Canadian pianist and conductor Gregory Oh holds graduate degrees from the University of Toronto, where he completed his studies with Marietta Orlov as the top graduating pianist, and the University of Michigan, where he worked with Martin Katz. He has served as music director of the San Diego Opera Ensemble, and has also worked with Florida State Opera, the University of Michigan Opera Program, Michigan Opera Works and Lyric Opera San Diego. He has held faculty positions at the Banff Centre for the Arts, both in Music and Sound, and Theatre Arts, where he worked with the Contemporary Opera and Song Training Program. He recently joined the music staff of the Canadian Opera Company.
The disc musters four pieces of four composers: piano to four hands of Dai Fujikure, small orchestra around a percussionniste by Heinz Holliger, orchestra and bands of Andrew Stanisland, trio and percussion of Frederic Rzewski. The passage of a piece to the other proves itself perilous by the atmosphere changes that it orders. There is in these recordings a sort of respect of order, that the grades very enthusiasts of Gregory Oh, equally boss of orchestra of the body, do nothing to break. One meet again in the classical position of a recording of written music in front of which ask themselves the questions of the value of the work and of his interpretation. This is a working document on a music in course, works of which the said future importance. I will exempt nevertheless of these reserves the last and longer piece of the album, "Bring them Home!" (22'00). Built more simply than the others, of a continuation of variations on a theme, including a dimension mélodique marked that gives more latitude to the interpretation, she meets doubtless better the sensitiveness of the interpreters and succeeds in dramatic completely interesting effects.
The original French:
Le disque rassemble quatre pièces de quatre compositeurs : piano à quatre mains de Dai Fujikure, petit orchestre autour d'un percussionniste par Heinz Holliger, orchestre et bandes d'Andrew Stanisland, trio et percussion de Frederic Rzewski. Le passage d'un morceau à l'autre s'avère périlleux par les changements d'atmosphère qu'il commande.
Il y a dans ces enregistrements une sorte de respect de commande, que les notes très enthousiastes de Gregory Oh, également chef d'orchestre de l'ensemble, ne font rien pour casser. On se retrouve dans la situation classique d'un enregistrement de musique écrite devant lequel se posent les questions de la valeur de l'œuvre et de son interprétation. C'est un document de travail sur une musique en cours, des œuvres dont le futur dira l'importance.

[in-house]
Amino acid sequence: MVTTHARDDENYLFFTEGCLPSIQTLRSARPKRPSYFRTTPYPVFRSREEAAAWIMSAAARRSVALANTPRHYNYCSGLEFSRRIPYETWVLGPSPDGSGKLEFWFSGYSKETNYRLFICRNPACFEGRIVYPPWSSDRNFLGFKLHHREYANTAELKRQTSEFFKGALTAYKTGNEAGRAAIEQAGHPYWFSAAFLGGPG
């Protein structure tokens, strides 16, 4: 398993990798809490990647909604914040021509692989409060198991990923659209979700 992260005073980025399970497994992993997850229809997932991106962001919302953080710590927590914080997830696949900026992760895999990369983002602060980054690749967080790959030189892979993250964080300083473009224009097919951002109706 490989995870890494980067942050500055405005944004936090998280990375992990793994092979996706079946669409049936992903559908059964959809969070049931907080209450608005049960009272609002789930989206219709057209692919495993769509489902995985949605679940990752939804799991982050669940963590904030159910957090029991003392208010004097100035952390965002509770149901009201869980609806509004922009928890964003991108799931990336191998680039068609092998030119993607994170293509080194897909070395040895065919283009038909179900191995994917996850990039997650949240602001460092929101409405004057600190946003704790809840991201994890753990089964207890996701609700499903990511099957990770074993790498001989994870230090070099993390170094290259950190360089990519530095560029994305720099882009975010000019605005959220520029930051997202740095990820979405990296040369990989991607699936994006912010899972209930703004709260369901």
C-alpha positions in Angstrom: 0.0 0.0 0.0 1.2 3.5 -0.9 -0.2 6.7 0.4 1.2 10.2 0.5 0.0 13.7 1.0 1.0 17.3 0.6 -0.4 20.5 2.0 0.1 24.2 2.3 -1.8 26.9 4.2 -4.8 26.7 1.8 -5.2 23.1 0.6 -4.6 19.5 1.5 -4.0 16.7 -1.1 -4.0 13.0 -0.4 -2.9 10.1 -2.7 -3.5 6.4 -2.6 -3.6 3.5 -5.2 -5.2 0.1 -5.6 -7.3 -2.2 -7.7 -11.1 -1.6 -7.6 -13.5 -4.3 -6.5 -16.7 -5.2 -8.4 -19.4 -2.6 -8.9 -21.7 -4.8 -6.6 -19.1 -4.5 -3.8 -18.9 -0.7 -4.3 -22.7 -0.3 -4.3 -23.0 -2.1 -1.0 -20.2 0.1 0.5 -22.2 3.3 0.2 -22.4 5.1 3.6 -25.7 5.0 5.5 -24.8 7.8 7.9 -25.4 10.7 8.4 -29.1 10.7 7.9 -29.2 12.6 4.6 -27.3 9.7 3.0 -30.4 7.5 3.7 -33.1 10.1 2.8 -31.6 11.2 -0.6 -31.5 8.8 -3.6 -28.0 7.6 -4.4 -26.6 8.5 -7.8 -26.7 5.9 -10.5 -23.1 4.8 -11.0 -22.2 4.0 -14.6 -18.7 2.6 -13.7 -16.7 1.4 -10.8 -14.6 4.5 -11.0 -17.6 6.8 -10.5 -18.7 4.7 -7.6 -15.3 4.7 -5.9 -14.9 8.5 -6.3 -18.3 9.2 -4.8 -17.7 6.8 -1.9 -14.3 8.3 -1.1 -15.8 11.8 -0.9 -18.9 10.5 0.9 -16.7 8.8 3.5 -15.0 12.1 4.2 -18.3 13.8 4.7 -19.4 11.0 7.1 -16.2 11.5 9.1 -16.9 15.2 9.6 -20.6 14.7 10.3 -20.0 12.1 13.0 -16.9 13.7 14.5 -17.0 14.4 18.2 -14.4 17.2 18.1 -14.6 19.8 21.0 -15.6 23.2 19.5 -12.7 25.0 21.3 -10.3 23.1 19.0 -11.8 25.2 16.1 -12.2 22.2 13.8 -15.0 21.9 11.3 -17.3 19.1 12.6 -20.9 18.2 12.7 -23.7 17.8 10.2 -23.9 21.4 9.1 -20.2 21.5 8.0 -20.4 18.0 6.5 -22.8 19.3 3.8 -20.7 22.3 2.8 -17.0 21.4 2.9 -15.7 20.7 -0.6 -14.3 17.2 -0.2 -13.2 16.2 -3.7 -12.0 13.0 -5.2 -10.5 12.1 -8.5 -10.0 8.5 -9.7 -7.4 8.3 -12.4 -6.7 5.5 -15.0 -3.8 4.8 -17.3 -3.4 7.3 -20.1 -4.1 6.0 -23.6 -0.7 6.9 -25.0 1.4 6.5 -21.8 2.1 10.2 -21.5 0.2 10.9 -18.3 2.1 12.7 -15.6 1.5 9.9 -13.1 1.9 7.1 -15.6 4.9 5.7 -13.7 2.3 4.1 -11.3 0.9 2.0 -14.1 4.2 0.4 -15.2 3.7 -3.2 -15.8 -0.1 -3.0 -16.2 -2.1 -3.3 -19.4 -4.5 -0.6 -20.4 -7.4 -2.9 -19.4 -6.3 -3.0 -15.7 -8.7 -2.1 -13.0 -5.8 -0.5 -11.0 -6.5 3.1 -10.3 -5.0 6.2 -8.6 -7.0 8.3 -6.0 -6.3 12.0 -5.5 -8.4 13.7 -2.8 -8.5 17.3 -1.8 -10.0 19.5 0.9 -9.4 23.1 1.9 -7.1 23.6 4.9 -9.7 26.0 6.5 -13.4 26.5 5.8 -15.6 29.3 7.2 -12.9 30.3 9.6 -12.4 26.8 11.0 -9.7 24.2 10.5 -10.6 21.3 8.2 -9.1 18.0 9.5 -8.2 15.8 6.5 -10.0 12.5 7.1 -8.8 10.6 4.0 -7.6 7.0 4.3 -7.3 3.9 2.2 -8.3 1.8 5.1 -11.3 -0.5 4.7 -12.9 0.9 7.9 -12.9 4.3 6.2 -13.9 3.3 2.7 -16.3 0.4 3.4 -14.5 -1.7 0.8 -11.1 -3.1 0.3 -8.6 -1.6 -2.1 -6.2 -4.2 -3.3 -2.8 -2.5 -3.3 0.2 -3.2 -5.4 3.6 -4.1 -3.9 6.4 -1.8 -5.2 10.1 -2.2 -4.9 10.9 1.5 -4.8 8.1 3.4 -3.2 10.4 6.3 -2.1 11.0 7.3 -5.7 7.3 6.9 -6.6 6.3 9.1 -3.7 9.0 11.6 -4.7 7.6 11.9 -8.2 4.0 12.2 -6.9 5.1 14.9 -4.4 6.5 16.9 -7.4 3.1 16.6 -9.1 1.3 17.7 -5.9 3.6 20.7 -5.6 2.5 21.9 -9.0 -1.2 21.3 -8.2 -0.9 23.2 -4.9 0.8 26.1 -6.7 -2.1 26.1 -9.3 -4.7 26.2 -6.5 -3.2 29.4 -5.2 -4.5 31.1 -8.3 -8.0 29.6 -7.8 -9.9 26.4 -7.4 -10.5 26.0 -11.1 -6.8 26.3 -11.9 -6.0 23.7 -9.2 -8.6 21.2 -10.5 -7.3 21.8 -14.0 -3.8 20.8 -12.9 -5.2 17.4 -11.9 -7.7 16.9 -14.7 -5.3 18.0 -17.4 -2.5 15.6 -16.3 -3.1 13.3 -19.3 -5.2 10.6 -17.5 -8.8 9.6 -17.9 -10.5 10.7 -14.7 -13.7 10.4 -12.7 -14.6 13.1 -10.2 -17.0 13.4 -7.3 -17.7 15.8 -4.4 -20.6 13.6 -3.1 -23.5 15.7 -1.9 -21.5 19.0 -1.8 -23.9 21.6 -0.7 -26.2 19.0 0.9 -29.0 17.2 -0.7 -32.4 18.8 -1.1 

J'exempterai pourtant de ces réserves la dernière et plus longue pièce de l'album, "Bring them Home !" (22'00). Bâtie plus simplement que les autres, d'une suite de variations sur un thème, incluant une dimension mélodique marquée qui donne plus de latitude à l'interprétation, elle rencontre sans doute mieux la sensibilité des interprètes et parvient à des effets dramatiques tout à fait intéressants.
- Noël Tachet
Toca Loca’s Shed Offers Some Crazy Crashes
Adventurous Canadian trio Toca Loca’s cryptically titled new album Shed is a strangely captivating, grippingly energetic, strikingly rhythmic collection of new and older avant garde music. Pianist/conductor Gregory Oh, pianist Simon Docking and percussionist Aiyun Huang muscle up on a demanding quartet of numbers made for headphones: you can get lost in this stuff. It’s a wonder they don’t too.
The first piece, Half-Remembered City by Dai Fujikura, is a samurai piano duo for four hands. Oh and Docking have injured each other while playing it. Much of it involves passages where one holds down the keys silently while the other hammers away so as to evince overtones out of the dampened strings. There are a lot of pregnant pauses, along with a little leapfrogging and some furtive scurrying and flying cascades amid the slambang staccato. The album liner notes make no mention of whether the pianists injured themselves this time around, or how (or whether) they avoid making mistakes, or if improvisation is part of the process. Either way, it’s impossible to tell.
Huang premiered Heinz Holliger’s Ma’Mounia in 2002 in Geneva. If anything she does here was overdubbed during recording, that’s understandable: she has her hands full, with seemingly an entire orchestra’s percussion instruments to run the gauntlet with in seconds flat. With vibraphone, gong, timpani and what sounds like bowed bells, she scurries uneasily with accompaniment from guests Max Christie on clarinet, Mary-Katherine Finch on cello, Gabriel Radford on French horn and Stephen Tam on flute. A section with what appears to be simulated applause, a series of long, bustling passages and then a lot of Messienesque birdsong against that bustle eventually winds down and bows out with a squeak. The group’s first commission, Andrew Staniland’s Adventuremusic: Love Her Madly is not a Doors cover but rather a hypnotic, low overtone-driven soundscape colored with rapidfire piano cascades, an Asian theme played on bells and a trancey woodblock solo. The album concludes with Frederic Rzewski’s Bring Them Home, one of his protest songs from the early 70s, this one based on a minor-key Irish folk song. In typical Rzewski fashion, the variations go pretty far afield of the original, with a boogie about a quarter of the way in and a hint of a military march about two-thirds through it. It’s unusually imagistic: Huang gets the motif de resistance, a woodblock solo that snidely mimics an earlier, martial snare drum passage. With wars still going on in Afghanistan and Iraq, it’s nice to see this piece getting aired out as vigorously as Toca Loca do it here. It’s out now on Henceforth.
- Lucid Culture